BUSINESS
04/22/2008 05:12 am ET | Updated May 25, 2011

US Economy Changes Spending Patterns For Majority, But Not For The Super Rich

Everyone from Alan Greenspan to Billionaire George Soros and less endowed politicians like Barack Obama and Hillary Clinton are uttering the "R" word these days. The AP has a report today on how a growing number of Americans are so affected by the economy that they "won't buy a home anytime soon." But the rich, as they say, "are not like you and me." The New York Times has a report on how the ultra-wealthy are still signing their checks away to private jets, hummers, $40K weekends in Miami, and much more. First read the excerpt below from the AP article on how people are reaction to the housing crisis. Then read about how the wealthy are still living it up.

AP Poll: More Avoid Buying Homes:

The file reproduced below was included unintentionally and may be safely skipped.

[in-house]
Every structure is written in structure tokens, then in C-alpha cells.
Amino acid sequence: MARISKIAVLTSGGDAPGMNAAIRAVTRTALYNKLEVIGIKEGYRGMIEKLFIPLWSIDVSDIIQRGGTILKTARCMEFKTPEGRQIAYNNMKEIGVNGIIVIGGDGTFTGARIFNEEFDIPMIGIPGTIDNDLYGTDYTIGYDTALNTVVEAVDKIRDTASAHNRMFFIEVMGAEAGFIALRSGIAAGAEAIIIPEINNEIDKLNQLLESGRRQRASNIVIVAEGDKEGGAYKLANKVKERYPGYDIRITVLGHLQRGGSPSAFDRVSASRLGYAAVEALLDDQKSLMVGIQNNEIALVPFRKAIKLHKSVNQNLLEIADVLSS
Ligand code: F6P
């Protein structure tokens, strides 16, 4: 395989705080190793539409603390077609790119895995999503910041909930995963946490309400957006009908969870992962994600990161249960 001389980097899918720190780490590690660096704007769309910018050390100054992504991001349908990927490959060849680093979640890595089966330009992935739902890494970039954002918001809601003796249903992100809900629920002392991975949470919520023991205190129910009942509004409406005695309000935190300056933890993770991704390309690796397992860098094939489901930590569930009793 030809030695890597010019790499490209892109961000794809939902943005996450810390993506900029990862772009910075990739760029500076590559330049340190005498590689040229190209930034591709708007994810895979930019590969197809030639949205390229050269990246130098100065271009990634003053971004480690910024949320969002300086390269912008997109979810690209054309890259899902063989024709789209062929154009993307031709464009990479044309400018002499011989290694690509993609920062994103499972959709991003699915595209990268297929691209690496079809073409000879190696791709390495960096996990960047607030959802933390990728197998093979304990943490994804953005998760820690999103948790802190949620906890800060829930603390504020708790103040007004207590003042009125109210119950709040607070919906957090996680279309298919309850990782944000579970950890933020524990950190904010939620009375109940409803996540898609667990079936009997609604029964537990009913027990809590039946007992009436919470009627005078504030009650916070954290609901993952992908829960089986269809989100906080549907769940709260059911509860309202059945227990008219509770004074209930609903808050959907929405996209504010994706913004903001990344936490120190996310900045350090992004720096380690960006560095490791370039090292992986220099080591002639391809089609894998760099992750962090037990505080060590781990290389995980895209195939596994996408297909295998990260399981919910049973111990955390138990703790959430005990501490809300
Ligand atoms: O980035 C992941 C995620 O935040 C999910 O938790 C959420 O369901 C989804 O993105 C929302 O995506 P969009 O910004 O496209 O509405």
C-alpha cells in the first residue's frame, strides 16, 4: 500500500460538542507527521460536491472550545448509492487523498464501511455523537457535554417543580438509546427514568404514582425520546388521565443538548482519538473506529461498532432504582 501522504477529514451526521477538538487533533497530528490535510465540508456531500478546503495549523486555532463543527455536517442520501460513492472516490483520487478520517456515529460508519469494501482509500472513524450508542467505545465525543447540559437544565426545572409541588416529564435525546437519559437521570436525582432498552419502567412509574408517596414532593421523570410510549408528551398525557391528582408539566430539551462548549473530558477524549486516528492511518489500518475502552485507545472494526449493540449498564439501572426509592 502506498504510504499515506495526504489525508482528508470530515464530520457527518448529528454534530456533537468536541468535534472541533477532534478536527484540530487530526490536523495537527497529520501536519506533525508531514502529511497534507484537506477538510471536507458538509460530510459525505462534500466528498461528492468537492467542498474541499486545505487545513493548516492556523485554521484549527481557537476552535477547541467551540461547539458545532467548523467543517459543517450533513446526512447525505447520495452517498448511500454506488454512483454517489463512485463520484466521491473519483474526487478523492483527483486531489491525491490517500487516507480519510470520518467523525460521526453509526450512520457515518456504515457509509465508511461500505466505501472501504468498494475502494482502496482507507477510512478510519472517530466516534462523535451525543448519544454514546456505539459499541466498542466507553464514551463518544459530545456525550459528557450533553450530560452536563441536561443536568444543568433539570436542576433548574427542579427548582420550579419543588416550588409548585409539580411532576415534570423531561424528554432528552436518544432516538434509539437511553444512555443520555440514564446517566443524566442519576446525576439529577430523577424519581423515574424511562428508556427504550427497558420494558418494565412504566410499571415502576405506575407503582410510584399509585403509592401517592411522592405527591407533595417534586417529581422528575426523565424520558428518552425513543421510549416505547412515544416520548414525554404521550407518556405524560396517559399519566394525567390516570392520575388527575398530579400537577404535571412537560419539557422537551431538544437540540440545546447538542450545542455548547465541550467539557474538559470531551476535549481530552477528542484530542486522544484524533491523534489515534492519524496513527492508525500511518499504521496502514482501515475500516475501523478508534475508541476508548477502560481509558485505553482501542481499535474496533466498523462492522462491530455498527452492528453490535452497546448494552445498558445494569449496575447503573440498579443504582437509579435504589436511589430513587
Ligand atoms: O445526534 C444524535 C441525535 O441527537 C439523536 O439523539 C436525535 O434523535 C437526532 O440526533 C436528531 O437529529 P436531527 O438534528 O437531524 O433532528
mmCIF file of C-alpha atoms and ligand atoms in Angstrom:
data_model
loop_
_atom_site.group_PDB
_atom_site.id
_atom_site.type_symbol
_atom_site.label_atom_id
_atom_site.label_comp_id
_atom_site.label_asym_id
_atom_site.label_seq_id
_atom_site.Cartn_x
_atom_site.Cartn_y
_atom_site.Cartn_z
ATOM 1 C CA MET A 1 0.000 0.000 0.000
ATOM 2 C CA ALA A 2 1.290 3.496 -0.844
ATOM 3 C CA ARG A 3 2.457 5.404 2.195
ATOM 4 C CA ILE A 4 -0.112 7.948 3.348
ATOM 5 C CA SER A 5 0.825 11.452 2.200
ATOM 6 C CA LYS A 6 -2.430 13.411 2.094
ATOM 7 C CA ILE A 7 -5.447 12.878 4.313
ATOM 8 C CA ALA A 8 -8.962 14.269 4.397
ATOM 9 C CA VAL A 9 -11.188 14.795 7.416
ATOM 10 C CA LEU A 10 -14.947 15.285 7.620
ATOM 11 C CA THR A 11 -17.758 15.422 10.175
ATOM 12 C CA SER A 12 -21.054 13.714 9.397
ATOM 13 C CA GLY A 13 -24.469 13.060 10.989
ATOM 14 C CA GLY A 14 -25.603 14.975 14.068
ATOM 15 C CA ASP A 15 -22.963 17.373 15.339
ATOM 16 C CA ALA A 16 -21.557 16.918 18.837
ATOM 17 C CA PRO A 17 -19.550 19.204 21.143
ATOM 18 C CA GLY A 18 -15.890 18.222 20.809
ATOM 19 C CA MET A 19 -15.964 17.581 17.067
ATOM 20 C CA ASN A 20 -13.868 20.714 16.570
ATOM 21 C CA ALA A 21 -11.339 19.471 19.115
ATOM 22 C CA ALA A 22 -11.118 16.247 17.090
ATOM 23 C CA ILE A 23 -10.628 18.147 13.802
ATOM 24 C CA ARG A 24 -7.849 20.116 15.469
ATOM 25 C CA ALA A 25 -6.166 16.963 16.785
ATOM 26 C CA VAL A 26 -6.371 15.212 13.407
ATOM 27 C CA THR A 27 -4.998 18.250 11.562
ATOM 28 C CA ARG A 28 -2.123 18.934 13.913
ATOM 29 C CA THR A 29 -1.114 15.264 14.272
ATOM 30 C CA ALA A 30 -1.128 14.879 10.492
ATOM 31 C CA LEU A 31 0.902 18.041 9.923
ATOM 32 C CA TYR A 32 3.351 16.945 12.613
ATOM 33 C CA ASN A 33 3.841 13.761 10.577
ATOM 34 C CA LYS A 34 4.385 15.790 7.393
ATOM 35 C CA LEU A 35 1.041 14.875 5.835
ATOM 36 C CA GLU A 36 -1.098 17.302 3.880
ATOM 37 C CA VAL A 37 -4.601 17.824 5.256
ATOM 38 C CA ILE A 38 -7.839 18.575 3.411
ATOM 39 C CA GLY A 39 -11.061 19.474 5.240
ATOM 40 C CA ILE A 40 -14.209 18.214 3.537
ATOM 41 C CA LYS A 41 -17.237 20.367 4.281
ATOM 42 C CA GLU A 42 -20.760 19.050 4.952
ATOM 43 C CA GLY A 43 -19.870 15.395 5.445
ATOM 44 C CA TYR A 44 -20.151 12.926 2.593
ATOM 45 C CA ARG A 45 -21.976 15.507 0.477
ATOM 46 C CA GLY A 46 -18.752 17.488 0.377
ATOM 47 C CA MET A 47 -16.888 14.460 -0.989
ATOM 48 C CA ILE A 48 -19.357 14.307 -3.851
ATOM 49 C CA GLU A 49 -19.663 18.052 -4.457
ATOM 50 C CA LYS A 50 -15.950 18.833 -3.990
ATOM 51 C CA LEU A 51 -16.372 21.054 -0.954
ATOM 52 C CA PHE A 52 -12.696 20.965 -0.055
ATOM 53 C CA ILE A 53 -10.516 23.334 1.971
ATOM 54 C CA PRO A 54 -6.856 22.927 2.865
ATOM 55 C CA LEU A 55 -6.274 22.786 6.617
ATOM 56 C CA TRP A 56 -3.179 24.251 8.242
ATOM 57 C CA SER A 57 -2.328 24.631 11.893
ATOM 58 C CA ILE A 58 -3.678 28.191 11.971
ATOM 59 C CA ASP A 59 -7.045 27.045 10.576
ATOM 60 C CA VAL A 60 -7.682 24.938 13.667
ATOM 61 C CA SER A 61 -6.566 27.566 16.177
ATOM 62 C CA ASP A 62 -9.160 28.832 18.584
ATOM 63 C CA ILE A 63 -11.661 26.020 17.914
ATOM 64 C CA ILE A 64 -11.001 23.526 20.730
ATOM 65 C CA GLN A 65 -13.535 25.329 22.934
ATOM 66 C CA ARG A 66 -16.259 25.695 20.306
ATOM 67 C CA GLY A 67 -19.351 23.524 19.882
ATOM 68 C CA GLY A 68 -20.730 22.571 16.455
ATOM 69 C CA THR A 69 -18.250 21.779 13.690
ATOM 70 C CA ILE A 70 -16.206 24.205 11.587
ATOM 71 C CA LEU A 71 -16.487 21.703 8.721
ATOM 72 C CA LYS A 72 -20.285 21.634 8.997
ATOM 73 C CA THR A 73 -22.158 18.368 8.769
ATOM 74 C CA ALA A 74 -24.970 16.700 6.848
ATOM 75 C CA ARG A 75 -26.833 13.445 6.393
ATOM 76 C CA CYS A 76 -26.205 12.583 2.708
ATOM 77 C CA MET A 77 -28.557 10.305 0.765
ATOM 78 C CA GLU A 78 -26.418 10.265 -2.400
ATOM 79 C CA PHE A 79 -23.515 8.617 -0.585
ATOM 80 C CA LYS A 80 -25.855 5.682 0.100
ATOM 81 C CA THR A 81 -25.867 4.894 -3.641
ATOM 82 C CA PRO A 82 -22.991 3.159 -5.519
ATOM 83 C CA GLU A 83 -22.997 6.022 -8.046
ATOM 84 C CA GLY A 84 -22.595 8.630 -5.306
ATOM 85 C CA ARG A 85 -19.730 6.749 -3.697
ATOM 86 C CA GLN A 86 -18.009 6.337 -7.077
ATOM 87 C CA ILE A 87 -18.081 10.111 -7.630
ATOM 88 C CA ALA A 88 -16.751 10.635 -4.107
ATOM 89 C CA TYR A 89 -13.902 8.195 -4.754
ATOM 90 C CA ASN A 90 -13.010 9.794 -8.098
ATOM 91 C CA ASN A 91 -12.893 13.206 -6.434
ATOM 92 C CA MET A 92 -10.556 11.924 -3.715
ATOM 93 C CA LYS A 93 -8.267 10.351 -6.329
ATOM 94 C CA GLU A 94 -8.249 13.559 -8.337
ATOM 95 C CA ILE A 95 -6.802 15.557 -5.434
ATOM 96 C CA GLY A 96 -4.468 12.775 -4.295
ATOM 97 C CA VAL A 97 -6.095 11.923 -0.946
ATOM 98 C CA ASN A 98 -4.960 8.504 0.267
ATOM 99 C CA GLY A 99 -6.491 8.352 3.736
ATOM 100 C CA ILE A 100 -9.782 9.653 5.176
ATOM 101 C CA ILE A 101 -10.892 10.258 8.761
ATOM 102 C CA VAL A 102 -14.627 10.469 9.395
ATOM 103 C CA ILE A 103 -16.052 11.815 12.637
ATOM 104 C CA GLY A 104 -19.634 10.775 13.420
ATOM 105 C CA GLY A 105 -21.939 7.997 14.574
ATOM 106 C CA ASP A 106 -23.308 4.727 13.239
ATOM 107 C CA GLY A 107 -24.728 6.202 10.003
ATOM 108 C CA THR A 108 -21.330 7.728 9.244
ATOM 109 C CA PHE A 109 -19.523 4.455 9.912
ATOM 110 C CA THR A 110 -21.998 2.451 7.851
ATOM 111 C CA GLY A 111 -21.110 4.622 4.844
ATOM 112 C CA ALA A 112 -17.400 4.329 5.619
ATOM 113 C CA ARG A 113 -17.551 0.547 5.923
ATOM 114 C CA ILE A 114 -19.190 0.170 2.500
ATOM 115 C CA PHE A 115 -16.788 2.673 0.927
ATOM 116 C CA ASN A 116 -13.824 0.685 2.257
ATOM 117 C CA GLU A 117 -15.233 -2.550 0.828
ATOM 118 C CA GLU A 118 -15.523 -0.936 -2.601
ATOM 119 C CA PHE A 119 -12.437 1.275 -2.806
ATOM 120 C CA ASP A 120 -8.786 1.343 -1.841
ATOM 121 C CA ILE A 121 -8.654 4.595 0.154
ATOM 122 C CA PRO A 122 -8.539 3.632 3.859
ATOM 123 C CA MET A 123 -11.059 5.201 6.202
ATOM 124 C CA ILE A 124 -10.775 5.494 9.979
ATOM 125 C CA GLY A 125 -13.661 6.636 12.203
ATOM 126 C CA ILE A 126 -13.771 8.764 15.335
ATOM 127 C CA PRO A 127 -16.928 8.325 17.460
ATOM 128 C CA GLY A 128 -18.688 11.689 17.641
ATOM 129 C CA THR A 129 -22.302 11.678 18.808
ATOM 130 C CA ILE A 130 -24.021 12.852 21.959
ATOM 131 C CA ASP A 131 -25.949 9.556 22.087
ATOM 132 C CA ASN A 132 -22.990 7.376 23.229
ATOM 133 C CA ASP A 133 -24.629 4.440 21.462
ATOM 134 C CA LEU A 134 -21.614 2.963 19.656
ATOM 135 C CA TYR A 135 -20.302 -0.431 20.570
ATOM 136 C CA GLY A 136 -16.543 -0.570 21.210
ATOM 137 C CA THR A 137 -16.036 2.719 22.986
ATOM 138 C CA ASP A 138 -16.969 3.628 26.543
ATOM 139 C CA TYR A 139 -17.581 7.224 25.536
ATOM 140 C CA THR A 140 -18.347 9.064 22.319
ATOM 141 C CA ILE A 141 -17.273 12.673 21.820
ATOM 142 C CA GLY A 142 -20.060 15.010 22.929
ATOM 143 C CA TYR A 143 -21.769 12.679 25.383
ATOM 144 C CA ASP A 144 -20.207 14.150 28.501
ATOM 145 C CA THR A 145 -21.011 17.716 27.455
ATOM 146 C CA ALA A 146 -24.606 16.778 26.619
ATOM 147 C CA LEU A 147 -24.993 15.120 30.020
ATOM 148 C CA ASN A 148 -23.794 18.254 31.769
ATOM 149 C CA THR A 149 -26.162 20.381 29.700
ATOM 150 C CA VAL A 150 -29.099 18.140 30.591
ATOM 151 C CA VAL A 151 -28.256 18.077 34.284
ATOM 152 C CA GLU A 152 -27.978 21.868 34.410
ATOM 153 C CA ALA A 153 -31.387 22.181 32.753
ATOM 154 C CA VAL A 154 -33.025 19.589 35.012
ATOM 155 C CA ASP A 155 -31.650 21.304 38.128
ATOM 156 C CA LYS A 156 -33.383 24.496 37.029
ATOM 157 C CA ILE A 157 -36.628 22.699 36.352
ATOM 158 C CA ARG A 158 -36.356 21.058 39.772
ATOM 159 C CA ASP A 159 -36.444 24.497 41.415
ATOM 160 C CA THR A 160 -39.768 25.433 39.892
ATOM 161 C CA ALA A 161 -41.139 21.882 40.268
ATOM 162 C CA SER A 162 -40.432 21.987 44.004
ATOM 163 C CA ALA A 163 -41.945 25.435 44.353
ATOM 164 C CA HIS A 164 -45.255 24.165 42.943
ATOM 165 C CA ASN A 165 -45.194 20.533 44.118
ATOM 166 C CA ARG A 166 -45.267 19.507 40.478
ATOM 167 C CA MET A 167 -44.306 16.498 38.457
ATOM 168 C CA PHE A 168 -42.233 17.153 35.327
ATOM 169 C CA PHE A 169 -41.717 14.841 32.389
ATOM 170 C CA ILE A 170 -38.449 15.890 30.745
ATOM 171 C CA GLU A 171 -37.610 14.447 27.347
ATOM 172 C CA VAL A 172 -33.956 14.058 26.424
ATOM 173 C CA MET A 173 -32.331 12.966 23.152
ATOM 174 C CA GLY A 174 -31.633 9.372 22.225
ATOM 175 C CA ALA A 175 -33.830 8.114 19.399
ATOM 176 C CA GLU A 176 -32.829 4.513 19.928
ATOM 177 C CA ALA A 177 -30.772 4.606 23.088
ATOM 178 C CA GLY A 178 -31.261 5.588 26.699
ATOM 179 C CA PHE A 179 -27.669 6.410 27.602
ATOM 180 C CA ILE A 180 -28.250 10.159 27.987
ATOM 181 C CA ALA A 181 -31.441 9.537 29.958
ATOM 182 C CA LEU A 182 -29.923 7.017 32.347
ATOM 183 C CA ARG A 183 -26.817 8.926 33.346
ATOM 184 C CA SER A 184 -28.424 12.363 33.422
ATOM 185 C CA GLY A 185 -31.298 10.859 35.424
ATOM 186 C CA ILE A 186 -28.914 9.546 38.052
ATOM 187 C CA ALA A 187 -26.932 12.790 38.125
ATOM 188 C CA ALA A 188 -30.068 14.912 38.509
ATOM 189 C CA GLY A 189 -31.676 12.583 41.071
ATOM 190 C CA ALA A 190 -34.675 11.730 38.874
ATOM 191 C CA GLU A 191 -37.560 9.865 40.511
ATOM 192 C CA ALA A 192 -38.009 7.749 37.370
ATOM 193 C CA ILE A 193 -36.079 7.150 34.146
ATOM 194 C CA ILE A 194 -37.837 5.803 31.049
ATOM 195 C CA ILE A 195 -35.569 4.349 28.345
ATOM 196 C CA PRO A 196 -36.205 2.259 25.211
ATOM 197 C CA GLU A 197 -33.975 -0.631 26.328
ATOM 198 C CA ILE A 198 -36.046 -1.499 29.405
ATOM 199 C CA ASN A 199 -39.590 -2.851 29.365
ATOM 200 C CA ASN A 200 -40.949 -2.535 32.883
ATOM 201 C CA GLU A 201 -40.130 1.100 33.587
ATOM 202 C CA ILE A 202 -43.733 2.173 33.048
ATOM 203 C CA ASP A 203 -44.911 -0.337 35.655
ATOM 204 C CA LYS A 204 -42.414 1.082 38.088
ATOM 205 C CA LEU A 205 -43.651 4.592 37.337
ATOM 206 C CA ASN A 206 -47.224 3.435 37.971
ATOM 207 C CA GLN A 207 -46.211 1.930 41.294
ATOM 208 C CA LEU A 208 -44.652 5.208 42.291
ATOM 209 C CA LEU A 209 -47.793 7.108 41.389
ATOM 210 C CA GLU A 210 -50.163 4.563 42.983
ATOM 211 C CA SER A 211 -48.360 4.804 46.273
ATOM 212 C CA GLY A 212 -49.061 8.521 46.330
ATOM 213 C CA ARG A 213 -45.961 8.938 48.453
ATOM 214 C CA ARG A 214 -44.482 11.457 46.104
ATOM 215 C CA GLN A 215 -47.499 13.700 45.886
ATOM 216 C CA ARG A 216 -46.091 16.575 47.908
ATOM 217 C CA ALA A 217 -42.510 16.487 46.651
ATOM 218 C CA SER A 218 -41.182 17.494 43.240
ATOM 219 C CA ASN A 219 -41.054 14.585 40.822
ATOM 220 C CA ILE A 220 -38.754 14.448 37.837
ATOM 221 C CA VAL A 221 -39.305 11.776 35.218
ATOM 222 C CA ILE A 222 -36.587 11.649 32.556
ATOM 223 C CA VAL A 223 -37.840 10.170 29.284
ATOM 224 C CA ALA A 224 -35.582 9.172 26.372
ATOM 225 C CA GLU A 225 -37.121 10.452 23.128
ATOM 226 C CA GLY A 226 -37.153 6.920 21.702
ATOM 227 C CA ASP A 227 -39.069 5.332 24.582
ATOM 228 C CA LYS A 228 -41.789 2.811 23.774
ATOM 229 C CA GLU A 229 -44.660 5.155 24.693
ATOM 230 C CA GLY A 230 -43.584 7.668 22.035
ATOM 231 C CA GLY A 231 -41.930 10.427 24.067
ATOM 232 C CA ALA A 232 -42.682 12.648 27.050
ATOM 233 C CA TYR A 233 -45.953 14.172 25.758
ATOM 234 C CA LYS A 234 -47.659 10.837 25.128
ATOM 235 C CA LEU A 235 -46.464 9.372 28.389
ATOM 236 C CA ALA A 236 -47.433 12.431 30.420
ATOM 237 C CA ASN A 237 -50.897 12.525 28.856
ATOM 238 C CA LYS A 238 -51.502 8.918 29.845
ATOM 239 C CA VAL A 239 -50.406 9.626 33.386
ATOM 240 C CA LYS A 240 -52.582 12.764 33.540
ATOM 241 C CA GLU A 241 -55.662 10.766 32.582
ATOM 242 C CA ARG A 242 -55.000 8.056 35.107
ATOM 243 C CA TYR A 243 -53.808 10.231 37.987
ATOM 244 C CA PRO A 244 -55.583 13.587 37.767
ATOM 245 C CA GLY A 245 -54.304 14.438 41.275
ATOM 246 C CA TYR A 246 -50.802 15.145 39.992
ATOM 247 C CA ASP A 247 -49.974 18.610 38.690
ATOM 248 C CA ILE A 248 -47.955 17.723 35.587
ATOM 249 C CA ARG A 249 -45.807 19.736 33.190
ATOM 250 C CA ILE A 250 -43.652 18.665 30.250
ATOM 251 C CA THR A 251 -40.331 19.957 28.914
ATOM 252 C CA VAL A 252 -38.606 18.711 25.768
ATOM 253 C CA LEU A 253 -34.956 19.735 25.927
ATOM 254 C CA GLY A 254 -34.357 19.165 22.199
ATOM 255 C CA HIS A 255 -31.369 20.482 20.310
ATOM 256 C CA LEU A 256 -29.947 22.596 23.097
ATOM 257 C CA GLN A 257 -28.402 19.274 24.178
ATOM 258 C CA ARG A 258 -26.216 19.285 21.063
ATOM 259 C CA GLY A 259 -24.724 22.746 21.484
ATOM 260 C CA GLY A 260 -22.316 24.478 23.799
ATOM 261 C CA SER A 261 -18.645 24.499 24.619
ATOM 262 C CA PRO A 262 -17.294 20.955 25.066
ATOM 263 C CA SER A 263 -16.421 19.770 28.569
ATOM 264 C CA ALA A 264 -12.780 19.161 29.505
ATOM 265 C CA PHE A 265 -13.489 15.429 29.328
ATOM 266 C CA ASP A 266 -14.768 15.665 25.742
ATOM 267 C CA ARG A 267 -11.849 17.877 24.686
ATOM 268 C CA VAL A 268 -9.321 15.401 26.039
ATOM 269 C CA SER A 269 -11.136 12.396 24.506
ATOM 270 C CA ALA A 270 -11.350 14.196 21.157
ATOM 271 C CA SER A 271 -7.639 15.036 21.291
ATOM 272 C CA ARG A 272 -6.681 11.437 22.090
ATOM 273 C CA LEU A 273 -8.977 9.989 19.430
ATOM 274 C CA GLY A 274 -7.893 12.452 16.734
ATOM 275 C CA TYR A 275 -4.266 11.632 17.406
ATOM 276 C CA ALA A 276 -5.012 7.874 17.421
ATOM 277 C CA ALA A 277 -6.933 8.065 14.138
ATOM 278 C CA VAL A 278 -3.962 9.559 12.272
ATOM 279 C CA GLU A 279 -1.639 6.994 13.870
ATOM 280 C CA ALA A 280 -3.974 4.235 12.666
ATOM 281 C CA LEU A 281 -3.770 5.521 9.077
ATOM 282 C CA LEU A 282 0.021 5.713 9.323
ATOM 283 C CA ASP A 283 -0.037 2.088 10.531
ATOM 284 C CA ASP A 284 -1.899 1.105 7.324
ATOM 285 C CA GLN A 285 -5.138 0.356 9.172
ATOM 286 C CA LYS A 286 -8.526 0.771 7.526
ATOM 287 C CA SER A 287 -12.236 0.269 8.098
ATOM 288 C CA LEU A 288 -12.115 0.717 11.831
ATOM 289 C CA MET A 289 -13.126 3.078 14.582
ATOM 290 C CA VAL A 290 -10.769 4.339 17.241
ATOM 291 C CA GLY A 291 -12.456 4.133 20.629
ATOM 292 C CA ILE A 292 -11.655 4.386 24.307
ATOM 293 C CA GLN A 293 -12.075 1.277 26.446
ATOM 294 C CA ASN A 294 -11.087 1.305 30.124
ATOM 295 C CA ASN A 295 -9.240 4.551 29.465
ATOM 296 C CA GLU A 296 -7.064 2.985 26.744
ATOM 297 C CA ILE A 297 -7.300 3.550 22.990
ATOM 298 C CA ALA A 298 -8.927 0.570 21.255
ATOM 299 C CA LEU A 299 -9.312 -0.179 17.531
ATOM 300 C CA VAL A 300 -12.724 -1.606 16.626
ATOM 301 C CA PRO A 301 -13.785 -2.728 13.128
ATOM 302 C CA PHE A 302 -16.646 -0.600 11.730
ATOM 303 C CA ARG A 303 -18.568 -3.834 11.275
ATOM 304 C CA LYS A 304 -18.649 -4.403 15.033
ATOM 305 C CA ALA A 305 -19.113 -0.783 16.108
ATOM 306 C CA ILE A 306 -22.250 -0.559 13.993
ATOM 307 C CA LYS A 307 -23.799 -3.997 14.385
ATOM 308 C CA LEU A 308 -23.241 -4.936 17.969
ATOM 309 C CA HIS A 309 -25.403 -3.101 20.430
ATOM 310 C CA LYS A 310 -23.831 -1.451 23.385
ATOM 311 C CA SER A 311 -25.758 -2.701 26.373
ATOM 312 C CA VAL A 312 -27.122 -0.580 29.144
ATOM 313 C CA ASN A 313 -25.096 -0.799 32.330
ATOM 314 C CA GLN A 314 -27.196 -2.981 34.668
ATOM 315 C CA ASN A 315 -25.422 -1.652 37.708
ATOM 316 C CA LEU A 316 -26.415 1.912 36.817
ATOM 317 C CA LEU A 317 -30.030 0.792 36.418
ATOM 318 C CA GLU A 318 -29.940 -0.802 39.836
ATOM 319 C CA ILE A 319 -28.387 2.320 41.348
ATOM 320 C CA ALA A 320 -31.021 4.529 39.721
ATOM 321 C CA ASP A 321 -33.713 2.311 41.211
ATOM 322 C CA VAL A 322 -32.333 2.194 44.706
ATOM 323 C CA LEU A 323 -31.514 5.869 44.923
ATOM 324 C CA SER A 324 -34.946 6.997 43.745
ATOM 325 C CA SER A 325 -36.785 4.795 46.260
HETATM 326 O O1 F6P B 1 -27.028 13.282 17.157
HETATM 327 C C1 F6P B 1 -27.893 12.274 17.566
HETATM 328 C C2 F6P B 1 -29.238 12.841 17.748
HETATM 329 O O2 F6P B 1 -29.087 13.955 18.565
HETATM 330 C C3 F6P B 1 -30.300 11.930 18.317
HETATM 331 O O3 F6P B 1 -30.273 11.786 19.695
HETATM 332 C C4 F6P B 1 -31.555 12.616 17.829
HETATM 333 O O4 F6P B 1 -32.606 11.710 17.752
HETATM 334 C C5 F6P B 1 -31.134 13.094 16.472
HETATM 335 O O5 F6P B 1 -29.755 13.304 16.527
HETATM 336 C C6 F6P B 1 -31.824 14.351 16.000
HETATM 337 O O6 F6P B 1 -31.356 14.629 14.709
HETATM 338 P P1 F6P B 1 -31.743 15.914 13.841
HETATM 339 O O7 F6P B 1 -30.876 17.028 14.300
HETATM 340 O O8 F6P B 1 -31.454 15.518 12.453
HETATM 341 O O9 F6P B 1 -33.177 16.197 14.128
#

A growing majority say they won't buy a home anytime soon, the latest sign of increasing pessimism about the nation's housing crisis, a poll showed Monday.

In a vivid sketch of how the sputtering real estate market is causing distress throughout the country, the Associated Press-AOL Money & Finance poll found that more than a quarter of homeowners worry their home will lose value over the next two years. Fully one in seven mortgage holders fear they won't be able to make their monthly payments on time over the next six months.

NY Times: Ultrarich Still Spending Lavishly, Despite Tough Times:

Who said anything about a recession? Sometime between the government bailout of Bear Stearns and the Bureau of Labor Statistics report that America lost 80,000 jobs in March, Lee Tachman spent roughly $50,000 last month on a four-day jaunt to Miami for himself and three close friends.

The trip was an exercise in luxuriant male bonding. Mr. Tachman, who is 38, and his friends got around by private jet, helicopter, Hummer limousine, Ferraris and Lamborghinis; stayed in V.I.P. rooms at Casa Casuarina, the South Beach hotel that was formerly Gianni Versace's mansion; and played "extreme adventure paintball" with former agents of the federal Drug Enforcement Administration.